However, their first court hearing didn't take place until Saturday, Sept. 8, according to The New York Times. The trial has been continuing daily, but they have only been asked questions on one occasion, the pastor said.
Despite the seriousness of the charges -- which include possible hanging or imprisonment -- Seibert said the group continues to be hopeful the trial will end soon and result in their release.
"They're not there to defend the purpose and mission of who they are and what they're about," Seibert said. "One of the charges was [they] give food, clothing and money to make people Christians, which obviously is not what's happening. They're aid workers who share what their life is all about."
The nondenominational Antioch Community Church, launched by Highland Baptist Church of Waco in 1999, has been maintaining a 24-hour prayer vigil in its sanctuary for nearly six weeks.
With the exception of a few hours, at least one or two people have been praying around the clock, Seibert said. After the Sept. 11 attacks, he said the church issued an "all points bulletin."
"We said, 'Come one, come all,'" the pastor remarked. "So there's been a lot more people here up here today praying." The church also held a special 90-minute prayer service Tuesday evening. In an earlier statement, Seibert said the most effective thing supporters can do is pray.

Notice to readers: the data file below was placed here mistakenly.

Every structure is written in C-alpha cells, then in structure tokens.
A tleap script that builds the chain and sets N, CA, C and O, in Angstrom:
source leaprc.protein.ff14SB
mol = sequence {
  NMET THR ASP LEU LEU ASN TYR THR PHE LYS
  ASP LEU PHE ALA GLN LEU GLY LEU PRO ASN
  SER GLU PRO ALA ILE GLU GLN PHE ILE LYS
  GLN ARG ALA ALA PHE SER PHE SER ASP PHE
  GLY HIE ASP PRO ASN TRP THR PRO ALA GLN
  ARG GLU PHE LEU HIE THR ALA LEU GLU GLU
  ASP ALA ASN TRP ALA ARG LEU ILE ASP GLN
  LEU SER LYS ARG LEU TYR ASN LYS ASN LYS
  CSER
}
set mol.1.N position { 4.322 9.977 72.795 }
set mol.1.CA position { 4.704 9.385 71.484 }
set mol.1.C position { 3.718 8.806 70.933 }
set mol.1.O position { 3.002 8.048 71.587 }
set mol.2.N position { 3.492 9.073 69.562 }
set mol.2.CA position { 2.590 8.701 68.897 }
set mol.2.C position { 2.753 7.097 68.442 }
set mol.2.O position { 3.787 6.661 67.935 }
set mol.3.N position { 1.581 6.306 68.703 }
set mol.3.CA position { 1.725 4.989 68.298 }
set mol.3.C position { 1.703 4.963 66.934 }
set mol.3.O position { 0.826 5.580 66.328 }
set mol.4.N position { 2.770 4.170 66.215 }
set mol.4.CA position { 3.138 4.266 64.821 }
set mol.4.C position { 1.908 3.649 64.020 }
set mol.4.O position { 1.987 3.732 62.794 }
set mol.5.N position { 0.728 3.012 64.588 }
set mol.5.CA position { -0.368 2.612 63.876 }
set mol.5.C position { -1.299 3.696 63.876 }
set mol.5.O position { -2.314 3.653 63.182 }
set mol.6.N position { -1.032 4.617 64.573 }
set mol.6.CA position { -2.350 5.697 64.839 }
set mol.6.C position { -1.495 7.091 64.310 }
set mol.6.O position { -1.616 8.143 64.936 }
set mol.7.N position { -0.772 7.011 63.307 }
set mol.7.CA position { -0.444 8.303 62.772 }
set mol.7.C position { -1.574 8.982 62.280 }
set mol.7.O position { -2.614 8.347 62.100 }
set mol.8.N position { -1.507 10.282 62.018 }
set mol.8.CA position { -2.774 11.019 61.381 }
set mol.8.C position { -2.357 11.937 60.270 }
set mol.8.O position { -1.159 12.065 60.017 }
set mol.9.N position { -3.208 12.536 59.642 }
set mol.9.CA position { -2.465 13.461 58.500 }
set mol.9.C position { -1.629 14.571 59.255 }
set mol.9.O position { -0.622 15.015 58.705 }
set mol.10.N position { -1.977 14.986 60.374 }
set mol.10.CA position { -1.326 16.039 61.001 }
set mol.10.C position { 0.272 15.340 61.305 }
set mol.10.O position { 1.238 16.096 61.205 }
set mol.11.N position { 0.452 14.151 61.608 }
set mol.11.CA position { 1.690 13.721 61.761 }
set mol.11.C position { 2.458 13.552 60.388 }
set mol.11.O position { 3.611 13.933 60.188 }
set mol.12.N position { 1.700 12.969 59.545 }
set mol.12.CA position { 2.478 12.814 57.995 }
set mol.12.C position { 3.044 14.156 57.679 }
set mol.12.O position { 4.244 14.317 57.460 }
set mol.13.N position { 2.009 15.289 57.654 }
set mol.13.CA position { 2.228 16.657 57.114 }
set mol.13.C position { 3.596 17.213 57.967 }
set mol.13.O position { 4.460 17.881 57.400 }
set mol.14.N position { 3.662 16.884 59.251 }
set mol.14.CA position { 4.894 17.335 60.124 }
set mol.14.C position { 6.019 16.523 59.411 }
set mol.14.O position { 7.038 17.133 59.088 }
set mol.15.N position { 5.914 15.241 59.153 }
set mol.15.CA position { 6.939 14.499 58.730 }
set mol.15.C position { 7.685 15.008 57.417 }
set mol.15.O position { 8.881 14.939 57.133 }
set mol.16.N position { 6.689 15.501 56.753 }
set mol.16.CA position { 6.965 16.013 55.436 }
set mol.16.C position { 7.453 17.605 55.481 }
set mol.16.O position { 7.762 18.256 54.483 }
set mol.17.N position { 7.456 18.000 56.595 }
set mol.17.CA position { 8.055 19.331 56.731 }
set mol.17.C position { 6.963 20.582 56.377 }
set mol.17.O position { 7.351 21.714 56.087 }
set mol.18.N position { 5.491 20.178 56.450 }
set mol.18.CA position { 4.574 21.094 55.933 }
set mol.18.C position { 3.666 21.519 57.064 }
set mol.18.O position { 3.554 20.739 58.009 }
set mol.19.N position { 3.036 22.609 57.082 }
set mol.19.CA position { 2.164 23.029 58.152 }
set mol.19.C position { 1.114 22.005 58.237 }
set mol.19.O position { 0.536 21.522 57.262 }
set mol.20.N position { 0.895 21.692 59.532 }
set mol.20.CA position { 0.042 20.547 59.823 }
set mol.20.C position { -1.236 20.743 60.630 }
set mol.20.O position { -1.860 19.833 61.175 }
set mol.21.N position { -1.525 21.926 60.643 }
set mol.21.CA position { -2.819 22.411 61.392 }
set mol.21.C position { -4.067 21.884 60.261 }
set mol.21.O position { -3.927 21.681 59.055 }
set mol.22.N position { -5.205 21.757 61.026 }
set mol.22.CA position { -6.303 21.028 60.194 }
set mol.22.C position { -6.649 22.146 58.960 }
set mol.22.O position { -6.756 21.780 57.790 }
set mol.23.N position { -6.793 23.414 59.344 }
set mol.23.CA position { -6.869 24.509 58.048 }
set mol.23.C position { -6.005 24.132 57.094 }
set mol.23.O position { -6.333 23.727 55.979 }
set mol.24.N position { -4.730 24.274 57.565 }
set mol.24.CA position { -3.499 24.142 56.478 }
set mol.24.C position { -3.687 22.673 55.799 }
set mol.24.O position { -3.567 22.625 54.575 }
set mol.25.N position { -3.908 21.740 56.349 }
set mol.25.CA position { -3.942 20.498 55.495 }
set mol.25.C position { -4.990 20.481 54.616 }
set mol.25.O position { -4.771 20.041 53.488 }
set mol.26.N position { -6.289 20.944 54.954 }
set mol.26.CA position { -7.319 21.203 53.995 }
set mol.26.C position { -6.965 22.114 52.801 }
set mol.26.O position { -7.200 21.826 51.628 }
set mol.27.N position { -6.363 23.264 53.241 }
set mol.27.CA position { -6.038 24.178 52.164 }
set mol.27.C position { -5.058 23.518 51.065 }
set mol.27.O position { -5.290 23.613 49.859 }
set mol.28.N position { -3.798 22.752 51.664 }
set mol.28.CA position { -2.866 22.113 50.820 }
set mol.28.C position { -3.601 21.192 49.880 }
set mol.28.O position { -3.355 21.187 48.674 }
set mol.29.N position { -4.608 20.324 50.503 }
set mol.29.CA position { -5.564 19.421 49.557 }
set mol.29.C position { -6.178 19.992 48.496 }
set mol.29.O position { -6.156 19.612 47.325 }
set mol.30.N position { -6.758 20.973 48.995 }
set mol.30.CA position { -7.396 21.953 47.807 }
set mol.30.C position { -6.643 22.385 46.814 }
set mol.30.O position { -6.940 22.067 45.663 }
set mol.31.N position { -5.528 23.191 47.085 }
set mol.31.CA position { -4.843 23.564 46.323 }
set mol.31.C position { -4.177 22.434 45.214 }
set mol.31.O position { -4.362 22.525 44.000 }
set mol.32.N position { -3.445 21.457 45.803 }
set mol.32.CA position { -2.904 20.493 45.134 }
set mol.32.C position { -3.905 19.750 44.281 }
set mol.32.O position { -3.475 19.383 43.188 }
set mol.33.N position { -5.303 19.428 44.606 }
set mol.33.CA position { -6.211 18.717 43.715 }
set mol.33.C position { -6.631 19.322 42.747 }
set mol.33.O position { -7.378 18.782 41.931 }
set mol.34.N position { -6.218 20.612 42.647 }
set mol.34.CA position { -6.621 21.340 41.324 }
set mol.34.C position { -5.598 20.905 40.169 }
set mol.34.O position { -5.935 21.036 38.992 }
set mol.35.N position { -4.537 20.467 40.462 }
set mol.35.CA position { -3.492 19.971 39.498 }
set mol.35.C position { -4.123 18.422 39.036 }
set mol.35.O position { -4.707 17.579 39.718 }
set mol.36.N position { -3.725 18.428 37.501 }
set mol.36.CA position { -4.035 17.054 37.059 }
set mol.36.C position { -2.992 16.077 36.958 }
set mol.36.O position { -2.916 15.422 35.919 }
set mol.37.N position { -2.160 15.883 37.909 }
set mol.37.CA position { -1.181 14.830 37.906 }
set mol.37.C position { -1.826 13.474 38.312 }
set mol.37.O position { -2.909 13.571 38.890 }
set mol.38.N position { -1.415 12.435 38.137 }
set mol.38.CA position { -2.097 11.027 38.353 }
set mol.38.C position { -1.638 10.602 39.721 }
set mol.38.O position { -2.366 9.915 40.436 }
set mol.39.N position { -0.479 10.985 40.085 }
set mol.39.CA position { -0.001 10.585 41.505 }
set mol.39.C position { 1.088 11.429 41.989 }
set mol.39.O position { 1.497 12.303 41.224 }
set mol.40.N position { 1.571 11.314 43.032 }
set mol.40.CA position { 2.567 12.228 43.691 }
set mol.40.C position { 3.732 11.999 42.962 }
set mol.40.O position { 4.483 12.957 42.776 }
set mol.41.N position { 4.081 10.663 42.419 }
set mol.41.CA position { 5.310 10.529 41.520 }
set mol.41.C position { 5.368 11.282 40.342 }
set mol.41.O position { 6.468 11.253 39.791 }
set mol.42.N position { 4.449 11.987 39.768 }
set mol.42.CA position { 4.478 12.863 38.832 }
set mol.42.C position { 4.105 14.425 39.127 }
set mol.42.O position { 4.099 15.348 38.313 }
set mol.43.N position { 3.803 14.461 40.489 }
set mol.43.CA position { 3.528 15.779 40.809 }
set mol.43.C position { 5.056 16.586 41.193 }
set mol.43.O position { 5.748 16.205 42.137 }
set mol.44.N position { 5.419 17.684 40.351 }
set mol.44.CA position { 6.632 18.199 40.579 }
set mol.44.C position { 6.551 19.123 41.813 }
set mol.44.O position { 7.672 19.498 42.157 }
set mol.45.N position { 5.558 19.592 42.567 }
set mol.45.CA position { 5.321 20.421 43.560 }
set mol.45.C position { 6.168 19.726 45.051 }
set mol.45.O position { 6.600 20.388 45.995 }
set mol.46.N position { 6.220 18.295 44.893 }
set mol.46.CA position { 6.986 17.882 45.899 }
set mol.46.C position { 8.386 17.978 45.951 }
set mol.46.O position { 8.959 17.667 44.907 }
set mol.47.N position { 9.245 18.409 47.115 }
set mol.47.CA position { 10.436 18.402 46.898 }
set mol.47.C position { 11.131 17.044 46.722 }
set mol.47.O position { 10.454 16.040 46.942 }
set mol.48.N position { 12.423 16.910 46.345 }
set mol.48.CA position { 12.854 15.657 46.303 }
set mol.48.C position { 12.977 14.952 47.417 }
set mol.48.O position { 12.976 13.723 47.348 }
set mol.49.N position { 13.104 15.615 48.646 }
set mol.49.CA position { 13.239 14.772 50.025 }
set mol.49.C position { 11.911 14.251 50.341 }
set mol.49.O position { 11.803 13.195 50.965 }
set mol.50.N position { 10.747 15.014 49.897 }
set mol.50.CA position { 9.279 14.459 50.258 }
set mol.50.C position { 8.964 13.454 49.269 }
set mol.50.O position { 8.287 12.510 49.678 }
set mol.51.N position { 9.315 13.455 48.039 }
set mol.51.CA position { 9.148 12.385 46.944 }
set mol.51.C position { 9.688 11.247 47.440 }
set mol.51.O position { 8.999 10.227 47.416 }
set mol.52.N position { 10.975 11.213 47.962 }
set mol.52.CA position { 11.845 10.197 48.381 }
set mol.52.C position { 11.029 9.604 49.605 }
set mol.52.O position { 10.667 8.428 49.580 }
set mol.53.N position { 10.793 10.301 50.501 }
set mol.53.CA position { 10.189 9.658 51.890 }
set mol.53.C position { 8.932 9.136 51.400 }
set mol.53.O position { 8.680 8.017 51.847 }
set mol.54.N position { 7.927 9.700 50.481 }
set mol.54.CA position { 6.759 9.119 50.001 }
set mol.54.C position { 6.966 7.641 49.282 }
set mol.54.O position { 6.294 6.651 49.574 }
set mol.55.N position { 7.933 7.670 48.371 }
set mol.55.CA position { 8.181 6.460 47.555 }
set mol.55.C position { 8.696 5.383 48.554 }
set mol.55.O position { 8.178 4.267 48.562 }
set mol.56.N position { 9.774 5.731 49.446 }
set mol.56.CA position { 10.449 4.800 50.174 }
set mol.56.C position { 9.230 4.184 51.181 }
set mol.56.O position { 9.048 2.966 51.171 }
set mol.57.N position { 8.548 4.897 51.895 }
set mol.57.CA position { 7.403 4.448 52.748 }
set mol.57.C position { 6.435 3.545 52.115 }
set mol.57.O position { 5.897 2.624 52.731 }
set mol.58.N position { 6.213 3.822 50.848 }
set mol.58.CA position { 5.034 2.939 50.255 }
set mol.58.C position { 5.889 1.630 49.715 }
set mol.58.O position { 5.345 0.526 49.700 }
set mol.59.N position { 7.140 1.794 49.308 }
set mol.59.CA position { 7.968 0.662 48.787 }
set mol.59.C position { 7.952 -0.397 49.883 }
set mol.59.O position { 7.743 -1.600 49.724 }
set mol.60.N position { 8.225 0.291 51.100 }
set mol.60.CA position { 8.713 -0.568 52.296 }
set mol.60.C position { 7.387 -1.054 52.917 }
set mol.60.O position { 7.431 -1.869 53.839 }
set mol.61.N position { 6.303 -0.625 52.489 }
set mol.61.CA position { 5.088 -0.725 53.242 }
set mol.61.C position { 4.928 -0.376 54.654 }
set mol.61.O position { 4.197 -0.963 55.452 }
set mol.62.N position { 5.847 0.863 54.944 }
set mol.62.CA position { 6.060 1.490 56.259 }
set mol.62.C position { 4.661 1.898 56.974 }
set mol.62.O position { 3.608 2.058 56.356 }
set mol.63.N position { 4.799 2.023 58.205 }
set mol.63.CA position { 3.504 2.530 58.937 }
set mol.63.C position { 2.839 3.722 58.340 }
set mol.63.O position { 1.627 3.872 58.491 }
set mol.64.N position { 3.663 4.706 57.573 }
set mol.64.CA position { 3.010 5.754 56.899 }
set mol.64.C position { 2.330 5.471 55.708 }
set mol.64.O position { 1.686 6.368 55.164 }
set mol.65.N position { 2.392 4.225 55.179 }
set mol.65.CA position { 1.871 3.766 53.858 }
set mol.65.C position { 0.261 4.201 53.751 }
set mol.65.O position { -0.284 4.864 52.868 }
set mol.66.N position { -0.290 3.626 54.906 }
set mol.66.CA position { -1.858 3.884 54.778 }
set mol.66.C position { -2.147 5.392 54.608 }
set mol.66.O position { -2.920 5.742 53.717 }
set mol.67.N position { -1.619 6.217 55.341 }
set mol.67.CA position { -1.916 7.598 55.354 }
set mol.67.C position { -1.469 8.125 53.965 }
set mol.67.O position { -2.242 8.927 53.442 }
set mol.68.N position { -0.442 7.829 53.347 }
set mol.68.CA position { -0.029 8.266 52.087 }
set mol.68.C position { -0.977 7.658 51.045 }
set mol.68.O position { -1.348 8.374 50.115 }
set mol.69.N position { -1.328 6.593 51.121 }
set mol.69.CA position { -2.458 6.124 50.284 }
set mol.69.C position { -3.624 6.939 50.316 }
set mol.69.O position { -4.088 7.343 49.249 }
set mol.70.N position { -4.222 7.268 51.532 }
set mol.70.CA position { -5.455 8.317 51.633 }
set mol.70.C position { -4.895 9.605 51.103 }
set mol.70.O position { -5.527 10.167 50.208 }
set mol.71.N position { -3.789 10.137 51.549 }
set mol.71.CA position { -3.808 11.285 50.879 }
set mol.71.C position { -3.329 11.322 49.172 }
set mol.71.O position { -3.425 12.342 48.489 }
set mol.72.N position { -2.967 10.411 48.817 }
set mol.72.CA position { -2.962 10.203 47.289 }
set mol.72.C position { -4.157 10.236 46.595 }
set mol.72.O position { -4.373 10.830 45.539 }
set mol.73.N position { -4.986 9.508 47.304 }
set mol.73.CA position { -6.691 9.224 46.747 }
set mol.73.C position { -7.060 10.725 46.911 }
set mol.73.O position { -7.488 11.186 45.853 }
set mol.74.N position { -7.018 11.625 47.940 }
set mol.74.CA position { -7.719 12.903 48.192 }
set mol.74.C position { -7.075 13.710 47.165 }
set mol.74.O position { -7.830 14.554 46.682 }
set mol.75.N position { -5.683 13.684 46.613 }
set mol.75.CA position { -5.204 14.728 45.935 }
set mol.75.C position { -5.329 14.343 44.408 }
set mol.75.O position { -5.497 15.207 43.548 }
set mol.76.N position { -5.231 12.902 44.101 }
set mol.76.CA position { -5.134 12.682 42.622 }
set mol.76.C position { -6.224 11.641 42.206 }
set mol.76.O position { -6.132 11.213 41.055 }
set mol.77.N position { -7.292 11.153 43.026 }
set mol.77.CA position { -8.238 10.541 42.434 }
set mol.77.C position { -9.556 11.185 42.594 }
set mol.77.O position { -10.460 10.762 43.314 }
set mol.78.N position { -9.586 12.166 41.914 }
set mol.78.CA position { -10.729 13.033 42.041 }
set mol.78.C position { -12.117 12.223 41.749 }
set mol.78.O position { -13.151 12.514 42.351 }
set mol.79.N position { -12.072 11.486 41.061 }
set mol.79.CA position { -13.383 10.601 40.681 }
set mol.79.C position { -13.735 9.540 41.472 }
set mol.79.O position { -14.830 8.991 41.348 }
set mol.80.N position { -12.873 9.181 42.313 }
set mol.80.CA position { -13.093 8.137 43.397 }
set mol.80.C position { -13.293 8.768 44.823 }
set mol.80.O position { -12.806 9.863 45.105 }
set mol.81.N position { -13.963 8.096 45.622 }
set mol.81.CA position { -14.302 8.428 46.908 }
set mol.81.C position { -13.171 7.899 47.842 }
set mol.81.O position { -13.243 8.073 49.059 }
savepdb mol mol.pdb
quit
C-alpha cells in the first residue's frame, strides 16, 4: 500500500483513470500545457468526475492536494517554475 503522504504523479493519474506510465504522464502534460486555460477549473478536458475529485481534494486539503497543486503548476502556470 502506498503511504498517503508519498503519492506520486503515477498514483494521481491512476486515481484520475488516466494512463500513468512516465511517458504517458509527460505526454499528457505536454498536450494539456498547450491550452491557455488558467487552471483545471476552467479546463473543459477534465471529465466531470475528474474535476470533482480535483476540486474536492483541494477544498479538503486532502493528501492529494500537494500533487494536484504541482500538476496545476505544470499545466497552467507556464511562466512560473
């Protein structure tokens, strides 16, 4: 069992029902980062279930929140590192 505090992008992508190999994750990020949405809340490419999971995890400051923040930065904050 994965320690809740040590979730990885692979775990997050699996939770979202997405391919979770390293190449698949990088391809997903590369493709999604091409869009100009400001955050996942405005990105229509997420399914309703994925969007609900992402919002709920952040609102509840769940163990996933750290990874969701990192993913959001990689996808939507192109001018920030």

"We would ask you to join us in praying for Dayna and Heather as well as the other foreign workers, the detained Afghans and for the people of Afghanistan," he said. According to a church news release, Shelter Now is a devoted group giving their hearts and efforts to assist Afghan citizens. At one Afghan refugee camp in Pakistan, the ministry is reportedly the main provider of housing, food and water to 70,000 people.
"Dayna and Heather are both women of impeccable character with an incredible heart for the people of Afghanistan," Seibert said. "They have gone there to love Afghans by serving in practical ways, from feeding programs to education to health care. We are proud of the work that they do, and we are proud to be a part of their lives."
The Compass Direct report reflects a mounting animosity toward Christianity by the ruling Taliban authorities, with more than 50 Afghans being jailed by the strict Islamist regime since early August, in addition to the eight Shelter Now workers.
The latest arrests involved at least 35 Afghans employed by the International Assistance Mission (IAM), a group recently banned by the Taliban. They were reportedly taken into custody in Kabul, in the nation's capital, when they were picking up their paychecks.